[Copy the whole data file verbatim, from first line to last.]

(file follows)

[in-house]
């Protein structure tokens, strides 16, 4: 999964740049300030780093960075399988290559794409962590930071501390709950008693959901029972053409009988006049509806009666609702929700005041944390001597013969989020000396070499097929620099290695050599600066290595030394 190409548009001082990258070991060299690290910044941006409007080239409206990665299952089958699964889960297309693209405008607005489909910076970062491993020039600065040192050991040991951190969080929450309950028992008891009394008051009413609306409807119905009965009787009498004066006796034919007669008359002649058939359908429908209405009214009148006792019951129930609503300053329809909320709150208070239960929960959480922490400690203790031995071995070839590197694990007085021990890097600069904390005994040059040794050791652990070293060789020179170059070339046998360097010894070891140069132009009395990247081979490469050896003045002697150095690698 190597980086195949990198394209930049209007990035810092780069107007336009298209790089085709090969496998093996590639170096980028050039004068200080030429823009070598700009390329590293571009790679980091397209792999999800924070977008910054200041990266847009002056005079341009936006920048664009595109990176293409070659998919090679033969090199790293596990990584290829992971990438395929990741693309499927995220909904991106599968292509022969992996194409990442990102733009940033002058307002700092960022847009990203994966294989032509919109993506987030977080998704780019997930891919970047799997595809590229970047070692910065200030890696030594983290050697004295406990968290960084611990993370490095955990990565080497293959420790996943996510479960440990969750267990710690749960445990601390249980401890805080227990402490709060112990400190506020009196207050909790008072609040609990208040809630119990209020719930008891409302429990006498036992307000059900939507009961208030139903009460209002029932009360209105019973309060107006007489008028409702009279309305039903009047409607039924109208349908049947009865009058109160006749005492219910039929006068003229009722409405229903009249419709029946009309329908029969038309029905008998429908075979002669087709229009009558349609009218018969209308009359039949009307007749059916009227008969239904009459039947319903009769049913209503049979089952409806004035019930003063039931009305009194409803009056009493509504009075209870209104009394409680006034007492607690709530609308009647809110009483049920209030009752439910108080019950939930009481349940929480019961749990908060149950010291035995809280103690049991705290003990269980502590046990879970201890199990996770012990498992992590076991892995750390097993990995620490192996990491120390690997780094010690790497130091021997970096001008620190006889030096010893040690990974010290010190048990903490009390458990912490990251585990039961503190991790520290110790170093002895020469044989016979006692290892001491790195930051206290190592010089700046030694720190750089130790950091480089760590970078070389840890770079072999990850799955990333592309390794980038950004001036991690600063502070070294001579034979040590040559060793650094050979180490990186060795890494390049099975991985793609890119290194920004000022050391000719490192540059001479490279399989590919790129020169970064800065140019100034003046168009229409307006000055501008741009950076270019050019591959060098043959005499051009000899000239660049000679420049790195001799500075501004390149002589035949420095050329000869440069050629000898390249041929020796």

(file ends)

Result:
[in-house]
């Protein structure tokens, strides 16, 4: 999964740049300030780093960075399988290559794409962590930071501390709950008693959901029972053409009988006049509806009666609702929700005041944390001597013969989020000396070499097929620099290695050599600066290595030394 190409548009001082990258070991060299690290910044941006409007080239409206990665299952089958699964889960297309693209405008607005489909910076970062491993020039600065040192050991040991951190969080929450309950028992008891009394008051009413609306409807119905009965009787009498004066006796034919007669008359002649058939359908429908209405009214009148006792019951129930609503300053329809909320709150208070239960929960959480922490400690203790031995071995070839590197694990007085021990890097600069904390005994040059040794050791652990070293060789020179170059070339046998360097010894070891140069132009009395990247081979490469050896003045002697150095690698 190597980086195949990198394209930049209007990035810092780069107007336009298209790089085709090969496998093996590639170096980028050039004068200080030429823009070598700009390329590293571009790679980091397209792999999800924070977008910054200041990266847009002056005079341009936006920048664009595109990176293409070659998919090679033969090199790293596990990584290829992971990438395929990741693309499927995220909904991106599968292509022969992996194409990442990102733009940033002058307002700092960022847009990203994966294989032509919109993506987030977080998704780019997930891919970047799997595809590229970047070692910065200030890696030594983290050697004295406990968290960084611990993370490095955990990565080497293959420790996943996510479960440990969750267990710690749960445990601390249980401890805080227990402490709060112990400190506020009196207050909790008072609040609990208040809630119990209020719930008891409302429990006498036992307000059900939507009961208030139903009460209002029932009360209105019973309060107006007489008028409702009279309305039903009047409607039924109208349908049947009865009058109160006749005492219910039929006068003229009722409405229903009249419709029946009309329908029969038309029905008998429908075979002669087709229009009558349609009218018969209308009359039949009307007749059916009227008969239904009459039947319903009769049913209503049979089952409806004035019930003063039931009305009194409803009056009493509504009075209870209104009394409680006034007492607690709530609308009647809110009483049920209030009752439910108080019950939930009481349940929480019961749990908060149950010291035995809280103690049991705290003990269980502590046990879970201890199990996770012990498992992590076991892995750390097993990995620490192996990491120390690997780094010690790497130091021997970096001008620190006889030096010893040690990974010290010190048990903490009390458990912490990251585990039961503190991790520290110790170093002895020469044989016979006692290892001491790195930051206290190592010089700046030694720190750089130790950091480089760590970078070389840890770079072999990850799955990333592309390794980038950004001036991690600063502070070294001579034979040590040559060793650094050979180490990186060795890494390049099975991985793609890119290194920004000022050391000719490192540059001479490279399989590919790129020169970064800065140019100034003046168009229409307006000055501008741009950076270019050019591959060098043959005499051009000899000239660049000679420049790195001799500075501004390149002589035949420095050329000869440069050629000898390249041929020796």